Claudia Hanson Thiem, an organizer with the Boulder Progressives, kicked off the first candidate forum of the 2023 city election. Credit: John Herrick

Eight candidates for Boulder City Council and three candidates for city mayor attended a public forum at the Elks Lodge in Boulder on Wednesday, providing voters an early glimpse at who is running and what could be at stake in this year’s election. 

On Nov. 7, 2023, city voters will elect five people to the Boulder City Council, including city mayor. This year will mark the first time voters directly elect the mayor by a ranked choice vote. 

The candidate forum was organized by Boulder Progressives, a political organization that seeks to “protect human rights, and advance social and environmental justice.” Much of the dialogue centered around the cost of housing in Boulder and the city’s response to encampments of homeless people, an indication of the sorts of issues likely to divide candidates into opposing camps and shape their campaigns.

The race for city mayor is likely to be a fight among current city councilmembers: Bob Yates, who was the first to publicly announce his bid for mayor, Nicole Speer and Mayor Aaron Brockett. (Candidates must wait until August 8 before filing the paperwork to officially launch their campaigns and raise money, according to city rules.) 

The candidates for city council attending the forum were: 

  • Taishya Adams, the first Black woman to serve as a commissioner to Colorado Parks and Wildlife, founder of the Mukuyu Collective, an environmental organization, and inaugural member of the city’s Police Oversight Panel;
  • Silas Atkins, a paraeducator at Manhattan Middle School;
  • Justin Kalvin, a manager at the Sundown Saloon and member of the Downtown Management Commission;
  • Waylon Lewis, founder of Elephant Journal and author of two books;
  • Aaron Gabriel Neyer, a software engineer with a masters in ecopsychology from Naropa University;
  • Jennifer Robins, a consultant for Insite, a telecommunications company, and active volunteer in Boulder, including for the Boulder International Film Festival; 
  • Ryan Schuchard, a member of the city’s Transportation Advisory Board and founder of More Mobility, a consulting firm promoting multimodal transportation;
  • Tara Winer, a city councilmember, manager at ePromos Promotional Products, a sales and marketing company, and member of the Downtown Boulder Community Initiatives, a charity arm of the Downtown Boulder Partnership.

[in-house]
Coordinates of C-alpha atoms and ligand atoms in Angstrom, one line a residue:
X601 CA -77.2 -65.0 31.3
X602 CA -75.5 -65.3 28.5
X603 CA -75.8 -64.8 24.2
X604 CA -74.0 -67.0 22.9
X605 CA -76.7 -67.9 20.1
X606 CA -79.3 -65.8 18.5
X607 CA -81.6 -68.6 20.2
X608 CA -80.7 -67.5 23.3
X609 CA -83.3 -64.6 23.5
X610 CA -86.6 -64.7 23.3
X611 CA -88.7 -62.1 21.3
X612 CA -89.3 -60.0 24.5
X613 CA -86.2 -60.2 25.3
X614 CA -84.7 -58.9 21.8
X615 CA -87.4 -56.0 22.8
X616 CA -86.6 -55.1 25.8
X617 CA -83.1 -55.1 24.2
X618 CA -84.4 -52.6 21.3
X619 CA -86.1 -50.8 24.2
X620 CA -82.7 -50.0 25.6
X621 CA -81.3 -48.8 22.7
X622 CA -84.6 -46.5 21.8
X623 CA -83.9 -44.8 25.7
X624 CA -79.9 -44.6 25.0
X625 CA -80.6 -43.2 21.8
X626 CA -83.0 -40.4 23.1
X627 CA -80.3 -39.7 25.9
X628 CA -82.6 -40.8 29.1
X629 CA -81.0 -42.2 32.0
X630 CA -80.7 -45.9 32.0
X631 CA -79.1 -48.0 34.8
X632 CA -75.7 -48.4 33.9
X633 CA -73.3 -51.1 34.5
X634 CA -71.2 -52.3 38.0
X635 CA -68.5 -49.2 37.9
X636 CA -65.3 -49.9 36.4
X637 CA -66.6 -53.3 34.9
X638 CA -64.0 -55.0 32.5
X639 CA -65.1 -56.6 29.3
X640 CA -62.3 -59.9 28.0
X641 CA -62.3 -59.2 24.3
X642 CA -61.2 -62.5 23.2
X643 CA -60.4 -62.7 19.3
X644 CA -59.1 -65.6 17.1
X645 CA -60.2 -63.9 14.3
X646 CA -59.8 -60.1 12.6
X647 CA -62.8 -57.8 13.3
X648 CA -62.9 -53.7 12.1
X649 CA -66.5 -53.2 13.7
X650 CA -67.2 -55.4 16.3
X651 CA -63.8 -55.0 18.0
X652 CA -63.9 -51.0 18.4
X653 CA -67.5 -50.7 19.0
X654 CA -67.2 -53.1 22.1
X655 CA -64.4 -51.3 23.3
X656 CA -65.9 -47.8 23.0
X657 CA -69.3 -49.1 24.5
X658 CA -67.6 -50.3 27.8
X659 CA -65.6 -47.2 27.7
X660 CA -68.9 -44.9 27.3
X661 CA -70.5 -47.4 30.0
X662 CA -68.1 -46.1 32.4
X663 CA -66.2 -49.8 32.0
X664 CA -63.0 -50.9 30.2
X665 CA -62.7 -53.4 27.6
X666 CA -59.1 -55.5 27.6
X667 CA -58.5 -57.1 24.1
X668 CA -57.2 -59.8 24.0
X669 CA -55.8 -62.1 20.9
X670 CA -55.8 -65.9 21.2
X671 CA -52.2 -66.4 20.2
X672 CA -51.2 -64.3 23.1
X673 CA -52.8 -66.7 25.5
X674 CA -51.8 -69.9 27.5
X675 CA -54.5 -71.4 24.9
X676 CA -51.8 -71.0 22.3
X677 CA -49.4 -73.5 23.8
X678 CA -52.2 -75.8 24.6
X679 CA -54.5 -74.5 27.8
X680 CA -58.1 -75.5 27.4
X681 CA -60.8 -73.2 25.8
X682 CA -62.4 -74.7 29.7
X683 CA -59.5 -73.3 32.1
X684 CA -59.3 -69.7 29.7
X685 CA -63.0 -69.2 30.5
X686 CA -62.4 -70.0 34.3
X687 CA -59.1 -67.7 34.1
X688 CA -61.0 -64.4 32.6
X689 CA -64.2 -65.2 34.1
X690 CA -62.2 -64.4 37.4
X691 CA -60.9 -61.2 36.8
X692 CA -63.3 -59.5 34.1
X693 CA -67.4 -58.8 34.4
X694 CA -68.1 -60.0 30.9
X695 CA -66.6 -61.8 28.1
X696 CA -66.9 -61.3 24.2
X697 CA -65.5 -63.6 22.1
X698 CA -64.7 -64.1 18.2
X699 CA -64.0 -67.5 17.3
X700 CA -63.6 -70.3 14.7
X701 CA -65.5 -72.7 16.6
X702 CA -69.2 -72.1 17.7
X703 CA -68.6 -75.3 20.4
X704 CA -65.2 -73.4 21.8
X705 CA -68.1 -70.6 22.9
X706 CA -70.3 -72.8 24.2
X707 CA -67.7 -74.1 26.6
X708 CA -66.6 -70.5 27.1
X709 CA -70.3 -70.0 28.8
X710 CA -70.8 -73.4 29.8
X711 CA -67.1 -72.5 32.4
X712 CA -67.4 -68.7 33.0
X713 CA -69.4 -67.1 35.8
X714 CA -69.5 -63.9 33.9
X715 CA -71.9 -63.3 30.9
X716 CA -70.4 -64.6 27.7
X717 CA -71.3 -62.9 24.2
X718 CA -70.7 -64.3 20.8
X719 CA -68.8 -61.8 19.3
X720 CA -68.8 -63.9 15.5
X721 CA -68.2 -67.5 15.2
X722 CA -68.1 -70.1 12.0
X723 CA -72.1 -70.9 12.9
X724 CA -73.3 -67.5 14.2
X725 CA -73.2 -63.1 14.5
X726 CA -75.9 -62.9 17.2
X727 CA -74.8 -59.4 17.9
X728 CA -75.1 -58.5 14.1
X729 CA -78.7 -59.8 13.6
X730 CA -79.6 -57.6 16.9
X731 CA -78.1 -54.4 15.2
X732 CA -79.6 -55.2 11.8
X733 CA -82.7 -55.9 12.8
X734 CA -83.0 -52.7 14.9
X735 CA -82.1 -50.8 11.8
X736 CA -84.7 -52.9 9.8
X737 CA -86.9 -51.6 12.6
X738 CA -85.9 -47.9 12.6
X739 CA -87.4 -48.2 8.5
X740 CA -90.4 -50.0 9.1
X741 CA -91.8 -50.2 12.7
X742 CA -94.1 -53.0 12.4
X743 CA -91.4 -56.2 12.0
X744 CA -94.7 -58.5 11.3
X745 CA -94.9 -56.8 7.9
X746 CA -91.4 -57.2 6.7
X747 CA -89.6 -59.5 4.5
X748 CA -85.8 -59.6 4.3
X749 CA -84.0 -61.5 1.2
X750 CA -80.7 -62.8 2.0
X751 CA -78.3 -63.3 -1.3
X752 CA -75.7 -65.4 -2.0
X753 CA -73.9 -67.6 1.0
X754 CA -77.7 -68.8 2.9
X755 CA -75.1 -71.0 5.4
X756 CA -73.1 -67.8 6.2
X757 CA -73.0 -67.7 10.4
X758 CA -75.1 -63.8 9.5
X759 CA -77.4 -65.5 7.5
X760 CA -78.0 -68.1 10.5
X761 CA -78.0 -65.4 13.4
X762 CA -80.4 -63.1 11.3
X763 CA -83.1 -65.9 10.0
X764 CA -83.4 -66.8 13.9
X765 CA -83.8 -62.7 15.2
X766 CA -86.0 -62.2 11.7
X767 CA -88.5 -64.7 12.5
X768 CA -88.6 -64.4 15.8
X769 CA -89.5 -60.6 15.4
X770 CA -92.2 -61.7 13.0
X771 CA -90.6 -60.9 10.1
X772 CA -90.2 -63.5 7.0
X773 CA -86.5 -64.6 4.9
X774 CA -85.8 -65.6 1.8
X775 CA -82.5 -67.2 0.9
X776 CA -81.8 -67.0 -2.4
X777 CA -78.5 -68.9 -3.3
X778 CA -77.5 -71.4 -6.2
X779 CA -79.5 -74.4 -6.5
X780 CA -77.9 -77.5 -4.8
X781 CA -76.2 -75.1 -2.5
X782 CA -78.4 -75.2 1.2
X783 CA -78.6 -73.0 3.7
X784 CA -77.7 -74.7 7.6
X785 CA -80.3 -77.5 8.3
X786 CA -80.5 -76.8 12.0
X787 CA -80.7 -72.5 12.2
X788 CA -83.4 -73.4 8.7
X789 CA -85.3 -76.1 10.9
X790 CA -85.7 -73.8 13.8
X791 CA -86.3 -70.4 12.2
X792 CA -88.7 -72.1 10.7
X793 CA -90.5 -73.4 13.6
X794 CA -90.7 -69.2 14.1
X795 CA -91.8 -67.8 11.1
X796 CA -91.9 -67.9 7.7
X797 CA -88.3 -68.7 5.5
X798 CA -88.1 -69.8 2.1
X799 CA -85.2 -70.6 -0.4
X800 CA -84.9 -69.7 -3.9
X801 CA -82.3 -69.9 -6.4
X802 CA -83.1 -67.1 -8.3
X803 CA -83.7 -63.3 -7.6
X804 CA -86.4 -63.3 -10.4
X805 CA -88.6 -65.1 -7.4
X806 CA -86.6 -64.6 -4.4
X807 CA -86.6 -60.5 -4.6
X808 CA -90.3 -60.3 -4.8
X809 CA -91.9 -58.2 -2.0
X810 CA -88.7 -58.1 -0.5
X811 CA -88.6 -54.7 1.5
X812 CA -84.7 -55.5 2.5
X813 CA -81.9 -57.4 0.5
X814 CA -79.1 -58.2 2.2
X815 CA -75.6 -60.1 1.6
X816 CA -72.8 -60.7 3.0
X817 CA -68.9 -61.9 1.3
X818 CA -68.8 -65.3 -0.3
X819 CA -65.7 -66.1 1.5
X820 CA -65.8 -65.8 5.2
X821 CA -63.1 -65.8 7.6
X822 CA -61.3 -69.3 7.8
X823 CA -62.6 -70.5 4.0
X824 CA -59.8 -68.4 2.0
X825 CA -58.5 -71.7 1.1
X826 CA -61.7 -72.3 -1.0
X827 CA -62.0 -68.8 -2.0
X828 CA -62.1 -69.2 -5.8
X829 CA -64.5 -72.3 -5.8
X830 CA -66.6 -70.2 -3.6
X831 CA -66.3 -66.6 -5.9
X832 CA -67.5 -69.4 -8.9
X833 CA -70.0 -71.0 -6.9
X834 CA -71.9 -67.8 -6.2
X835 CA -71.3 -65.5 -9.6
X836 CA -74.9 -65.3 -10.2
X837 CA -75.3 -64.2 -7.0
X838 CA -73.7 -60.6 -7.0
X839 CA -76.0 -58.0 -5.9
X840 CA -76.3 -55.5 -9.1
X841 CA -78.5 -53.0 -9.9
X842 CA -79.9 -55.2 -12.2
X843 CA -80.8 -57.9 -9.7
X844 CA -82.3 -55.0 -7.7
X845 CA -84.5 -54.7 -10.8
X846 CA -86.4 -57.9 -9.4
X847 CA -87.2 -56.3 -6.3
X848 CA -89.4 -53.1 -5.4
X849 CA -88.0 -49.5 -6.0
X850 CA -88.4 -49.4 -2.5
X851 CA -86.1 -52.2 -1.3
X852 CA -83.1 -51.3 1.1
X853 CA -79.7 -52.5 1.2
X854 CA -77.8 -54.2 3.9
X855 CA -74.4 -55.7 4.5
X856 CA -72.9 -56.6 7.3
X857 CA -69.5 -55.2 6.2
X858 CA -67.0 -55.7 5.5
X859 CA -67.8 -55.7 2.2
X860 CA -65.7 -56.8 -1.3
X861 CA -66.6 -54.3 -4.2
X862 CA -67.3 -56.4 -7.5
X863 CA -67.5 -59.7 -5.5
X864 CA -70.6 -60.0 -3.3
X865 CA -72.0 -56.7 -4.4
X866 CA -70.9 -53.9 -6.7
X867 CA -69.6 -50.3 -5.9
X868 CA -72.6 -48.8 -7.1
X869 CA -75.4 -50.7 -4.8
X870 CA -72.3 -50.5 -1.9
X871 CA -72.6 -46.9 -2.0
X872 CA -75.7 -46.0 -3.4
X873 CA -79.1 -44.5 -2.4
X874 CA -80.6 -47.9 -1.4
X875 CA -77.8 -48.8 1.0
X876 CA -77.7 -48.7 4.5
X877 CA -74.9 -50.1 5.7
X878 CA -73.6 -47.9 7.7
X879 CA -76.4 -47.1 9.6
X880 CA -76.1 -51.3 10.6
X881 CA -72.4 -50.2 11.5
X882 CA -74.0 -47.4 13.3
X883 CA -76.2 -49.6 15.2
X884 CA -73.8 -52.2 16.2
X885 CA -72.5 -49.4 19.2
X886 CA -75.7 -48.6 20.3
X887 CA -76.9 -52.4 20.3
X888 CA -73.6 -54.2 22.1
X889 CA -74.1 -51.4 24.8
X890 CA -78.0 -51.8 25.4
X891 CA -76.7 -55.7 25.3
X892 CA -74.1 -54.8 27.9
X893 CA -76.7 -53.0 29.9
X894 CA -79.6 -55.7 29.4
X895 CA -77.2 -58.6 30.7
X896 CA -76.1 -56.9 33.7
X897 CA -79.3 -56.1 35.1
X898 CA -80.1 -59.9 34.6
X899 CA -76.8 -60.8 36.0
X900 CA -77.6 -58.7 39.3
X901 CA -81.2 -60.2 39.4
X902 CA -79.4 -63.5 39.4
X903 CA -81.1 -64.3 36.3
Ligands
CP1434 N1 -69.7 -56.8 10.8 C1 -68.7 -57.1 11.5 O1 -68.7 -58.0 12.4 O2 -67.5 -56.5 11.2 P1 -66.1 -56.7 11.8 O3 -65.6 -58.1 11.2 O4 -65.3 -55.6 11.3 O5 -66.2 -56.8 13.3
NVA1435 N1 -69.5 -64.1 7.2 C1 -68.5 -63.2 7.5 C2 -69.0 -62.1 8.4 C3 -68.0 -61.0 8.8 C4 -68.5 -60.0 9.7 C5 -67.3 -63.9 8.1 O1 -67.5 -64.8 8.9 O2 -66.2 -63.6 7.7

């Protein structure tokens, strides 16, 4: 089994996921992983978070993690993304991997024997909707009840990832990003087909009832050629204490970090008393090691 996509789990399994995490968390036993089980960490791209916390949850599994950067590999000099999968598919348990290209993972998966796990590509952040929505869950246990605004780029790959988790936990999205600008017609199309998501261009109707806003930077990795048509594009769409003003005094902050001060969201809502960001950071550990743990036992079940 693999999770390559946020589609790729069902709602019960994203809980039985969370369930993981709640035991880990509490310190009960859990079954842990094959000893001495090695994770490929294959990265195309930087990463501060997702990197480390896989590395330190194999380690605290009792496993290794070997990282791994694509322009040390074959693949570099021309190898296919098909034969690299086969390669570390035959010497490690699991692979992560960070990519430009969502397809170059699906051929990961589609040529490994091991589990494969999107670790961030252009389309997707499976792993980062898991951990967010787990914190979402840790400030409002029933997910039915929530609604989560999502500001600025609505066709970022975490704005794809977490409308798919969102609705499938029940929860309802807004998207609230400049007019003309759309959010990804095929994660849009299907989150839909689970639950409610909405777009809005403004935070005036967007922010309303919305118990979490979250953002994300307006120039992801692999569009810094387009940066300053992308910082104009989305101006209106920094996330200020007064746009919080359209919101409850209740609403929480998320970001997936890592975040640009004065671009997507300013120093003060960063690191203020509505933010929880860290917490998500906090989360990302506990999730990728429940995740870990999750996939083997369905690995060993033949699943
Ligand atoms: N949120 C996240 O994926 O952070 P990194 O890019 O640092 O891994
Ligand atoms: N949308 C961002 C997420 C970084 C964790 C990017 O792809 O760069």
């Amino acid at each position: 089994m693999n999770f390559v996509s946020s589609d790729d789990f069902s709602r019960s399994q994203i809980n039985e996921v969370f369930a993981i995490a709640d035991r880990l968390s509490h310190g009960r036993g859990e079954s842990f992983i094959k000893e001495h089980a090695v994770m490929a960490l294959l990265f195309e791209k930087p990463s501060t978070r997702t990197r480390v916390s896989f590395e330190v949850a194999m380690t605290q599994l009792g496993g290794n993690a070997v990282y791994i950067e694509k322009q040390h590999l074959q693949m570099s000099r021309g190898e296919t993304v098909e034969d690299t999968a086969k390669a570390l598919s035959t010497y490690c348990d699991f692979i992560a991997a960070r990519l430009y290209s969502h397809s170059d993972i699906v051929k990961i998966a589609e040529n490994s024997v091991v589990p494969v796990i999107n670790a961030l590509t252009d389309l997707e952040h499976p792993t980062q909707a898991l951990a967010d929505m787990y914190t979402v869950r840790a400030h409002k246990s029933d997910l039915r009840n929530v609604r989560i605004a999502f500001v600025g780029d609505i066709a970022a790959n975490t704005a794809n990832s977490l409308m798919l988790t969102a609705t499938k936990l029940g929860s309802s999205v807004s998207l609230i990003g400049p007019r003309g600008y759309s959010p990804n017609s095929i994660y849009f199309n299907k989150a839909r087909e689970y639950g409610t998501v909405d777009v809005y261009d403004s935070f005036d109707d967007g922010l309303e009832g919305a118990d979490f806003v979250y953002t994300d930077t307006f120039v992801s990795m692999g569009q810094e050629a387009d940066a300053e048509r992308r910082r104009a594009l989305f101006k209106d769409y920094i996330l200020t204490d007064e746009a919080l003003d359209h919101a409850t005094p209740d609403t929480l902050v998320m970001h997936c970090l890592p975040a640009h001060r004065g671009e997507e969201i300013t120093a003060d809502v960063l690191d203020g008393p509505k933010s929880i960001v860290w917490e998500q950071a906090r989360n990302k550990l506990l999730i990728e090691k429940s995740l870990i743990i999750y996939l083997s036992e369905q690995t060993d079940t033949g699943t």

For many of the city council candidates, the cost of living in Boulder is somewhat personal. Four of them — Adams, Atkins, Kalvin and Neyer — said they rent homes. 

“I’m part of a contingent that rents in Boulder, lives in Boulder, and works at the street level in Boulder,” Kalvin said. “I want to be a voice for those people that clean our streets, that serve our coffees to the affluent in town, and can’t afford to live in the town that they work in.” 

Lewis bought a home on University Hill in 2006 and said he has been able to “eke out a living here.” But he can’t say the same for many of his friends. 

“I always say I’ve had two or three housewarming parties in the last 20 years,” Lewis said.  

To help pin down the candidates on their politics, the organizers asked questions such as whether they support eliminating the city’s occupancy limits based on family status, allowing fourplexes in single-family neighborhoods, enacting rent control policies, and how they would address declining student enrollment in public schools. 

“I was the sole mayor of the State of Colorado to support the governor’s land-use bill,” Brockett said, referencing this year’s statewide land-use legislation that would have outlawed single-family zoning in certain areas of certain cities.

Another prominent issue at the forum was how the city should respond to encampments of homeless people: Should the city ticket people for sleeping in public spaces “when there are no shelter beds or legal camping available?” Are encampment sweeps an “effective use of resources to address homelessness?” And do the candidates “support creating a designated camping site for people experiencing homelessness?”